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Regional Youth Funding in Latin America and the Caribbean



The European Union and Latin America have enjoyed a strategic partnership since the first bi-regional summit in Rio de Janeiro in 1999. They cooperate closely at international level and maintain an intensive political dialogue at all levels—regional, subregional (Central America, Andean Community, and Mercosur), and increasingly at the bilateral level.

The 2007–13 thematic program, Investing in People, covers health, education, gender, and other aspects of human and social development, including youth and children, employment and social cohesion, decent work, and culture. The European Commission also promotes student mobility and tertiary education cooperation between Europe and Latin America and the Caribbean.

In programming, the European Commission acknowledges that complete involvement of civil society in the relations between the EU and Latin America is fundamental; from political dialogue through to the association agreements and the programming exercise for 2007–13, full participation allows transparency and dissemination of the proper information. To further this objective, meetings are regularly organized to improve civil society involvement in the EU-LA relations. An extensive list of documents on the dialogue with civil society is available at http://ec.europa.eu/external_relations/la/civil_society_dialogue_en.htm.

In the youth field, specifically, there are some opportunities for promoting youth mobility and organizing youth activities between Europe and Latin American and the Caribbean through the Youth in Action program. Further information is available at http://ec.europa.eu/youth/youth-in-action-programme/doc74_en.htm.



The OIJ is an intergovernmental body that promotes dialogue and international cooperation in the field of youth among the Latin American countries, including Spain and Portugal (the former colonial powers). Its main achievements include the Ibero-American Convention on the Rights of Young People, which is in the process of ratification by its member states, and a study on Latin American youth in 2007. Further details in Spanish and Portuguese are available on the website.



The IIN is a specialized structure of the Organization of American States (OAS). Established in 1927, IIN aims to contribute to the development of public policies that ensure the promotion and exercise of children’s rights within the framework of a strengthened democratic governance in the OAS member states. IIN accomplishes this aim by promoting cooperation with civil society and the creation of a culture based on children’s rights and well-being. IIN focuses thematically on sexual exploitation, juvenile law, promotion and protection of children’s rights, and international abduction of children. Across these areas, IIN engages in research and publications, maintains a library and specialized networks, and offers distance education courses. One of these courses focuses on children and youth participation.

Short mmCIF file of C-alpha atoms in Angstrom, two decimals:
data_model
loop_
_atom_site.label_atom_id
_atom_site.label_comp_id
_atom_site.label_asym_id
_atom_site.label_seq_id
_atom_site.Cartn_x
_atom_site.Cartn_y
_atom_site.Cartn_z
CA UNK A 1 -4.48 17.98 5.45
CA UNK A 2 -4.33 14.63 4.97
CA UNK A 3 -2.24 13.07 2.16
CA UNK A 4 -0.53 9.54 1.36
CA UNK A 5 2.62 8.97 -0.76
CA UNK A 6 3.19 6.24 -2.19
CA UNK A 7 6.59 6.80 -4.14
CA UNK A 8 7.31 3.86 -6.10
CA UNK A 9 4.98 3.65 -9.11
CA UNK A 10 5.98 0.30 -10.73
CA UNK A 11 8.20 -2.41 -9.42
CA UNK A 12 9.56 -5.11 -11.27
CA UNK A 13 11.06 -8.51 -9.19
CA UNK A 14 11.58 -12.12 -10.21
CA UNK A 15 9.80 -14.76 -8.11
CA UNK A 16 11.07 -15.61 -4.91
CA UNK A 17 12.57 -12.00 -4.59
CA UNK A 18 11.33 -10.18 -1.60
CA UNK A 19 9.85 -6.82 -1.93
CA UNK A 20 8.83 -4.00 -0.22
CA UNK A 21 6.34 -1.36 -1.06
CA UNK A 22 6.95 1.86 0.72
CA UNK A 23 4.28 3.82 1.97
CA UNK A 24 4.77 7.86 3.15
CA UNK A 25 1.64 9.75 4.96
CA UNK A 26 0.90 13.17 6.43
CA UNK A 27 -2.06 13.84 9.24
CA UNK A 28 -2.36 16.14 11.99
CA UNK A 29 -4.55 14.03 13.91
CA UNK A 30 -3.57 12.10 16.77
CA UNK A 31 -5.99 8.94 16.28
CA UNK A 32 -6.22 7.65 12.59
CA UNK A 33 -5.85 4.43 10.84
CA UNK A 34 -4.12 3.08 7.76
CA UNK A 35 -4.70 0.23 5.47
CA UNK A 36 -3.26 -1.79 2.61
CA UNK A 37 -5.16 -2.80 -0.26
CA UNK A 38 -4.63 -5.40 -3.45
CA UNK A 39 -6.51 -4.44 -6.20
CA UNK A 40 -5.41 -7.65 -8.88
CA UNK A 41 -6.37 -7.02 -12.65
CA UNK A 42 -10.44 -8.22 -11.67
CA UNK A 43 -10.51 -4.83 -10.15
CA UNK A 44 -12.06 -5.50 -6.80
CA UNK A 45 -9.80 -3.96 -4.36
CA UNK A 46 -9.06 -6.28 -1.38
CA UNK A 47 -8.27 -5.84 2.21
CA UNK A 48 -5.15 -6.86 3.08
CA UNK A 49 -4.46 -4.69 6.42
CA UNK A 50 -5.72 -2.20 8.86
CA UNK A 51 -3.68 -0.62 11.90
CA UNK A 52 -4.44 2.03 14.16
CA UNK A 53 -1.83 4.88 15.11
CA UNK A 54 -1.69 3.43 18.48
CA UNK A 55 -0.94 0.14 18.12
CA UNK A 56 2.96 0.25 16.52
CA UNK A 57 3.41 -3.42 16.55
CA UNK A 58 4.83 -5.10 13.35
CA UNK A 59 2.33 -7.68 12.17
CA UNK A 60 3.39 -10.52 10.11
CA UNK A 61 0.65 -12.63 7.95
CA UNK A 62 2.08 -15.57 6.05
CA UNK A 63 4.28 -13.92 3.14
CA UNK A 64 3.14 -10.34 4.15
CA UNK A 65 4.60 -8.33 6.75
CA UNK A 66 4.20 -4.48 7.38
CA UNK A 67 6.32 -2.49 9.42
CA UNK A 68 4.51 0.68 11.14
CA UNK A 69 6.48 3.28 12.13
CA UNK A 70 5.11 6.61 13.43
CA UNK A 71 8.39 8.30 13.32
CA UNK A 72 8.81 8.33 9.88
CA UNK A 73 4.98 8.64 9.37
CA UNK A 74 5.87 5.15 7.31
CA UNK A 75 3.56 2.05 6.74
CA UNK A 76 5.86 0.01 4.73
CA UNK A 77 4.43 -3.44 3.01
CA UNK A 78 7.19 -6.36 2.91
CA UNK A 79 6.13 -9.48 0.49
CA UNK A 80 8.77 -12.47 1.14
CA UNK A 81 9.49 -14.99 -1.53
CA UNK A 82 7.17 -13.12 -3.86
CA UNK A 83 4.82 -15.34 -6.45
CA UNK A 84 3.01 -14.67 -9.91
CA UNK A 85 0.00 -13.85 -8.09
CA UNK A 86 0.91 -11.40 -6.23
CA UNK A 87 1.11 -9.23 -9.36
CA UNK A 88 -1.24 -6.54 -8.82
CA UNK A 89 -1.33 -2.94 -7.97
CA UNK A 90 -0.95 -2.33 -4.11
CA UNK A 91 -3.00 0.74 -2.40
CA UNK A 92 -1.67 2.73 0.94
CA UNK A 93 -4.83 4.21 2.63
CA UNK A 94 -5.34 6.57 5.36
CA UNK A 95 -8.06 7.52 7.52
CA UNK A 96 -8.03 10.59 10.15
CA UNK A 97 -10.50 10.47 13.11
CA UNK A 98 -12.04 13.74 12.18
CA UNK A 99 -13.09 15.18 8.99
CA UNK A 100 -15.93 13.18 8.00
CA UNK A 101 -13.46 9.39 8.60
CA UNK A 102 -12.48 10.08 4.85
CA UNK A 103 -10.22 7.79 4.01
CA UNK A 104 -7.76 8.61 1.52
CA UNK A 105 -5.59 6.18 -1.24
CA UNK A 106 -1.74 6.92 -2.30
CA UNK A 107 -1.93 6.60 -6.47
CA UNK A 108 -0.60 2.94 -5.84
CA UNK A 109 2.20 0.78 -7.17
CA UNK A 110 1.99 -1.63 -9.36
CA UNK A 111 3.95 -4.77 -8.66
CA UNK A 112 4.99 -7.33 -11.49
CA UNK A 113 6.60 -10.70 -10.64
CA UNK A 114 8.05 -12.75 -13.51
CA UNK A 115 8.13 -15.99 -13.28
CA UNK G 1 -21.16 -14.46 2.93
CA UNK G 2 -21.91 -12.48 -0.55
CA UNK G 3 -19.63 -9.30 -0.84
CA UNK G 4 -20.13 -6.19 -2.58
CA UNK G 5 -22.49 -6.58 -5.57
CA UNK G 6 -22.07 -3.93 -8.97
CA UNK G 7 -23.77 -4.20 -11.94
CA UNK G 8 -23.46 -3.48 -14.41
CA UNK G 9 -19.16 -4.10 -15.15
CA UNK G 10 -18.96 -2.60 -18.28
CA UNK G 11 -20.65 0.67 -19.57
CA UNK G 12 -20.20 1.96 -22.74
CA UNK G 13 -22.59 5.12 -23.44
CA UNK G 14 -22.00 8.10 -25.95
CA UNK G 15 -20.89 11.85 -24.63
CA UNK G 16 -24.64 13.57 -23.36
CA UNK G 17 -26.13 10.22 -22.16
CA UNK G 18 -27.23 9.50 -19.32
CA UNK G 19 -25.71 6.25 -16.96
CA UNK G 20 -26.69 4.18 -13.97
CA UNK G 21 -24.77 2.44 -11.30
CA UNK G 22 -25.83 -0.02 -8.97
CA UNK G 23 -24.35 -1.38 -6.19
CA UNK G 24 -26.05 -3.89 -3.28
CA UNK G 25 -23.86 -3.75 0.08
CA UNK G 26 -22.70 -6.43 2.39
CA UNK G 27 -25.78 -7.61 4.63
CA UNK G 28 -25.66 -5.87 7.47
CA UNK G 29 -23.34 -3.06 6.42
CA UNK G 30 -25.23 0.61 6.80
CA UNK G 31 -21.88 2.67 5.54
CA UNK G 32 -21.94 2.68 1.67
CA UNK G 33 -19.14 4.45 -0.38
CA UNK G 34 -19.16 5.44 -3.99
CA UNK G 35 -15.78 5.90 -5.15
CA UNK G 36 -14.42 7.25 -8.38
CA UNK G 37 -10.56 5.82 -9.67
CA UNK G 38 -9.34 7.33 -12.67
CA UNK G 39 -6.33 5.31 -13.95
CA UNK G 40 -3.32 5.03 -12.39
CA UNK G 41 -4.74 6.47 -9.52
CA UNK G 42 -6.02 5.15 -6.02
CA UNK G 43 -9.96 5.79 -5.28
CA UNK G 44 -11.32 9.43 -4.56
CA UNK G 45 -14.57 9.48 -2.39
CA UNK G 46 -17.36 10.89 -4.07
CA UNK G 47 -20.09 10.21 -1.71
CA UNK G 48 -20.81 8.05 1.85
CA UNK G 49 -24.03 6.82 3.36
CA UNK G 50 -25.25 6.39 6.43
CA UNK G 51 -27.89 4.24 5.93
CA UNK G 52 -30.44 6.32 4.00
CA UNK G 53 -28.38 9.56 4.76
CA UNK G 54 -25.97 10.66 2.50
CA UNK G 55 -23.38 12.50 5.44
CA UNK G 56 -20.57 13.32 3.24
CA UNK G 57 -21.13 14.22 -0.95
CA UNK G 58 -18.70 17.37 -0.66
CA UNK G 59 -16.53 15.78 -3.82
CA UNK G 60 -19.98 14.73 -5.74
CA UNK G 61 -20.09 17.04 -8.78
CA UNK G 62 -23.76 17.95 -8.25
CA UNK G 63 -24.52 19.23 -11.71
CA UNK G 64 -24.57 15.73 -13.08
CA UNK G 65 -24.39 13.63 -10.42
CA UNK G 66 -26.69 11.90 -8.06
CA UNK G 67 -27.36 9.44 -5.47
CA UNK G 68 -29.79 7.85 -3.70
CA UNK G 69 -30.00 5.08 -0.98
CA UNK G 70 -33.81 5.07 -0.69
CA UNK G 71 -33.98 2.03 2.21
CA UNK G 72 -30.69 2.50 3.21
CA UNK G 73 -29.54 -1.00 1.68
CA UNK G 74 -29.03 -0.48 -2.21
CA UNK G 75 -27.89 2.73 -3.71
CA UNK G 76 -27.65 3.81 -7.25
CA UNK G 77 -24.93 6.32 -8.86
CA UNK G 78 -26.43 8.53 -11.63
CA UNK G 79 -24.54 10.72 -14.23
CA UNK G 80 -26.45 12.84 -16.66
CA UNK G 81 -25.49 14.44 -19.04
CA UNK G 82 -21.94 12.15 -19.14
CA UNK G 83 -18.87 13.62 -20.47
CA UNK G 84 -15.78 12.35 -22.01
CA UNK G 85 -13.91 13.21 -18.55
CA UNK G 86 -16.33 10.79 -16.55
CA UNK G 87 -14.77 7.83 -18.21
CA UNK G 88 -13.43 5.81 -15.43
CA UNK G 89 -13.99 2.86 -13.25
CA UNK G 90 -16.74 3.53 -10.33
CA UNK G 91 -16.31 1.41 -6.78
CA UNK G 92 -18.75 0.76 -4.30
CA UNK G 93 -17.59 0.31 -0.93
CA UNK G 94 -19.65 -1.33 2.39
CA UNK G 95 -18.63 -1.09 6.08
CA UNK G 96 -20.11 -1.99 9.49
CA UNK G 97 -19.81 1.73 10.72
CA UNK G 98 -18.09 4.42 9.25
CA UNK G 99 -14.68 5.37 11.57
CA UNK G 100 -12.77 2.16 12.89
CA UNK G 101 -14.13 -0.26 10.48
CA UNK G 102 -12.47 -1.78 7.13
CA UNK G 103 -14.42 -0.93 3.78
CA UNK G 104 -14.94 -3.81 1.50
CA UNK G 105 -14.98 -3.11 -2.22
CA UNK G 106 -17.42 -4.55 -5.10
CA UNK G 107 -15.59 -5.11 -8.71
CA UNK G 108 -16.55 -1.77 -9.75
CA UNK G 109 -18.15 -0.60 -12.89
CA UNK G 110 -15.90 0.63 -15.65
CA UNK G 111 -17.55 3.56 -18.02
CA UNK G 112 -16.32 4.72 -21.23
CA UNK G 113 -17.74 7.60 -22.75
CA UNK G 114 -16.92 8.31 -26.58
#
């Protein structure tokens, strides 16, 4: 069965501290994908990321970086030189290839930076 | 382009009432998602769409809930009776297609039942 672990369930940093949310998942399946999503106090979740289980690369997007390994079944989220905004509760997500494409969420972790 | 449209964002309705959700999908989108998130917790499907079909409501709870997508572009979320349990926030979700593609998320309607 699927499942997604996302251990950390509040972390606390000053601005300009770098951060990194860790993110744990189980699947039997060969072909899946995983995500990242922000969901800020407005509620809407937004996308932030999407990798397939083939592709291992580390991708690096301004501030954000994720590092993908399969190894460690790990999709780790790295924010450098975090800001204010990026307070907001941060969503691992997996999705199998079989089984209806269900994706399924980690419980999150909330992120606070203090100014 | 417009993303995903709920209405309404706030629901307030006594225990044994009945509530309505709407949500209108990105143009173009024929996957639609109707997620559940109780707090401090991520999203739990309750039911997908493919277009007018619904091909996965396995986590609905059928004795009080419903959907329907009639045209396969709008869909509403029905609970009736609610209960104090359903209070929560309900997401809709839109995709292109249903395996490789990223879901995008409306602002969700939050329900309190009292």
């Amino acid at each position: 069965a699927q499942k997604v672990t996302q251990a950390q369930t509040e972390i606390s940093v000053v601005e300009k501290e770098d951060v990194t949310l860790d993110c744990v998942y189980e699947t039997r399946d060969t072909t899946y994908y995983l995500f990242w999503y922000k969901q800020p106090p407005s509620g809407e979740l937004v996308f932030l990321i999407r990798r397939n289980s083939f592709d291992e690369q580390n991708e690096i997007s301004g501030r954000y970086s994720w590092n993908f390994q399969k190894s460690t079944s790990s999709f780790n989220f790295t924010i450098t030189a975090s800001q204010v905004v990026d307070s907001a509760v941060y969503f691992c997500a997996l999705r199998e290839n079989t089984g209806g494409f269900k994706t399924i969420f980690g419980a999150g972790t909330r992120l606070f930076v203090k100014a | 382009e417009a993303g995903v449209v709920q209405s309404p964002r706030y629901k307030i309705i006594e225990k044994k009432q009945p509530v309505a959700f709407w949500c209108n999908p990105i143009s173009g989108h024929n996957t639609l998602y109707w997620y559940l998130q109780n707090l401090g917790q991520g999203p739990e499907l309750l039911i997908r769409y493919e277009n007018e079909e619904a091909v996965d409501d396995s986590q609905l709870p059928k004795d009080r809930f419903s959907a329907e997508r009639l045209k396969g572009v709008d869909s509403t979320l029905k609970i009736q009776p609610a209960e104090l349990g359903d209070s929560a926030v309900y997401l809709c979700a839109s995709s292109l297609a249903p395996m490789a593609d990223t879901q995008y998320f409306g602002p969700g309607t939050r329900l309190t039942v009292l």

The IDB, established in 1959 to support the process of economic and social development in Latin America and the Caribbean, is the main source of multilateral financing in the region. The IDB Group provides solutions to development challenges by partnering with governments, companies, and civil society organizations, and reaches its clients who range from central governments to city authorities and businesses. The IDB lends money and provides grants. In addition, it also offers research, advice, and technical assistance to support key areas such as education, poverty reduction, and agriculture. The bank is also active on cross-border issues including trade, infrastructure, and energy.

The Youth Development and Outreach Program of IDB Youth promotes the involvement of Latin American and Caribbean youth in the development process by providing young people with opportunities for leadership, community service, volunteerism, access to technology, and entrepreneurial development in the world of business and social action.